There are five species of rhino that still survive in the world today. Two of the species come from Africa and three from Asia but all of them have one thing in common – their very existence in our world is under threat, thanks mainly to a massive increase in poaching.
These pages are designed to share some basic information and some interesting facts about each of the species. Click on the links below for more information on each of the rhino species.
Facts common to all species of rhino:
The White rhino is one of the two rhino species found in Africa. Despite its name the White rhino is not actually white at all, its skin is grey in colour. There are many different theories as to where the term ‘white’ came from, but the most common one is that it is derived from the Afrikaans word for ‘wide’, describing the white rhinos wide mouth and upper lip. The white rhino is also known as the square lipped rhino.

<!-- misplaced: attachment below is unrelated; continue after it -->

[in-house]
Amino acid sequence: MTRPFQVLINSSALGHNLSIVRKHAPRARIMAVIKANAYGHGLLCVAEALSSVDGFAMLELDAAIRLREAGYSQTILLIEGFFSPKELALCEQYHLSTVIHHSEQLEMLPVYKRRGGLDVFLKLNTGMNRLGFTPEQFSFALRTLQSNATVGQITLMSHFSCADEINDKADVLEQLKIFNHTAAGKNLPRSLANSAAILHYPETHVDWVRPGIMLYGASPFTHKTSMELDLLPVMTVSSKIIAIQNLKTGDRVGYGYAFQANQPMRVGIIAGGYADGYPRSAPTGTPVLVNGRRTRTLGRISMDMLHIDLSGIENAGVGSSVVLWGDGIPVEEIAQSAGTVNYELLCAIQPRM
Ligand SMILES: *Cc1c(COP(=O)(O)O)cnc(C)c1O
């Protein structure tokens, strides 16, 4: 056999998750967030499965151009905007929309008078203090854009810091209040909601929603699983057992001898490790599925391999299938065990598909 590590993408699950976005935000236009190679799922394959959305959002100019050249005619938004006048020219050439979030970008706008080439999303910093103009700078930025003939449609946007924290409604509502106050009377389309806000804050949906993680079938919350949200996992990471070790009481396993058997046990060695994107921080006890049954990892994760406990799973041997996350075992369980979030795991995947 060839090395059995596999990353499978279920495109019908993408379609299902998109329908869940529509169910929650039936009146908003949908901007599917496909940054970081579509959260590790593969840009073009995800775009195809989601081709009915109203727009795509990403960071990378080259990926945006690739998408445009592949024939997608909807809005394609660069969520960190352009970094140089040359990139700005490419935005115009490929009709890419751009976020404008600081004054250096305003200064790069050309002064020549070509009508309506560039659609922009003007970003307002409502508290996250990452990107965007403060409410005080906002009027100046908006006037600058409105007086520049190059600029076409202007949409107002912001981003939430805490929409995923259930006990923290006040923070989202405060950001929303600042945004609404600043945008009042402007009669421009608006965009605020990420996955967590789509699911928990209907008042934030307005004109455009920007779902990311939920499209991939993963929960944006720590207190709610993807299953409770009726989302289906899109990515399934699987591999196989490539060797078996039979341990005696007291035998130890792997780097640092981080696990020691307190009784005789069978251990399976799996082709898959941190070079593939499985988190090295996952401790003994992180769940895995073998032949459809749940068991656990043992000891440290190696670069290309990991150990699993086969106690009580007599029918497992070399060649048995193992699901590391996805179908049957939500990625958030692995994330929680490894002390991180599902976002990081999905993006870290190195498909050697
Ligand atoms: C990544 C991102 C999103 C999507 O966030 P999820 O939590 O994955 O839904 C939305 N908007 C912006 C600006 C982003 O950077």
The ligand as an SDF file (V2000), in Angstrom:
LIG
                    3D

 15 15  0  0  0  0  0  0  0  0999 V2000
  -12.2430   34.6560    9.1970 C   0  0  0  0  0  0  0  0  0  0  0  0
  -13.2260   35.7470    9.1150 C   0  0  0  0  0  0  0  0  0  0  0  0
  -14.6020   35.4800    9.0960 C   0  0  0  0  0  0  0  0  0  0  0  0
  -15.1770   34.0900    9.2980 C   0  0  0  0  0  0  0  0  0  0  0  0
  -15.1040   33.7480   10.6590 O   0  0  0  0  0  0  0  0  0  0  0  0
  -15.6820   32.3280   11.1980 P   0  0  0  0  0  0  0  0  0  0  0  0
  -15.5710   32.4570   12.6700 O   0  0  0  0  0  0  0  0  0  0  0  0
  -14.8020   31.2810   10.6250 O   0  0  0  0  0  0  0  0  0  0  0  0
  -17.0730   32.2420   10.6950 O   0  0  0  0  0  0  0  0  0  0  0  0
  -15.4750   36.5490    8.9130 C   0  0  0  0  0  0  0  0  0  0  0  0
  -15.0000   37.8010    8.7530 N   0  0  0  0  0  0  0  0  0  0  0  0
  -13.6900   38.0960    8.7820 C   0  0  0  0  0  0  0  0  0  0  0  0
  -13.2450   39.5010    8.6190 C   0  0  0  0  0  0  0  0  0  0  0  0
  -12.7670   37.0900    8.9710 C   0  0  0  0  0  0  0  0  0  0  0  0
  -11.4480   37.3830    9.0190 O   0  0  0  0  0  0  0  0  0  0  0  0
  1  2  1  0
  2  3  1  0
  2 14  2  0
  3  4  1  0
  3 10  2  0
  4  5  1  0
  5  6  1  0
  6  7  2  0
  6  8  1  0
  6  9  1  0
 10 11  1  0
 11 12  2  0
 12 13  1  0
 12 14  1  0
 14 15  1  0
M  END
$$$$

The Black rhino is one of the two rhino species found in Africa. In the same way that the White rhino is not white, the Black rhino is not actually black. Its skin is more of a grey colour. There are a number of theories as to why the Black rhino is called ‘black’ but two of the most common are that the upper lip has a type of beak formation and this has been translated to ‘black’ and perhaps the more common theory is that is that the English called it black as it was opposite to white! The black rhino is also known as the hook lipped rhino.
Also known as the Indian rhino, the Greater One Horned rhino is one of the three rhino species found in Asia. Like their African cousin, the white rhino, the Greater One Horned rhino has enjoyed a boost to their population in recent years. It is estimated that as few as 200 individuals existed in the wild in the early 1900’s. Thanks to a concerted conservation effort their current population is thought to be around 3,333.
The Sumatran rhino is one of the three rhino species found in Asia. Their population is said to have declined by about 50% since the late 1990’s. Their decline, like all other species of rhino, is due to poaching for their horn but the Sumatran rhino is also suffering due to loss of habitat. Their natural habitat is being destroyed and developed for palm oil plantations.
The Javan rhino is one of the three rhino species found in Asia. They are the most endangered of all the five species of rhino with only as few 50 thought to still survive in the wild today. Extinction for the Javan rhino is a very real possibility.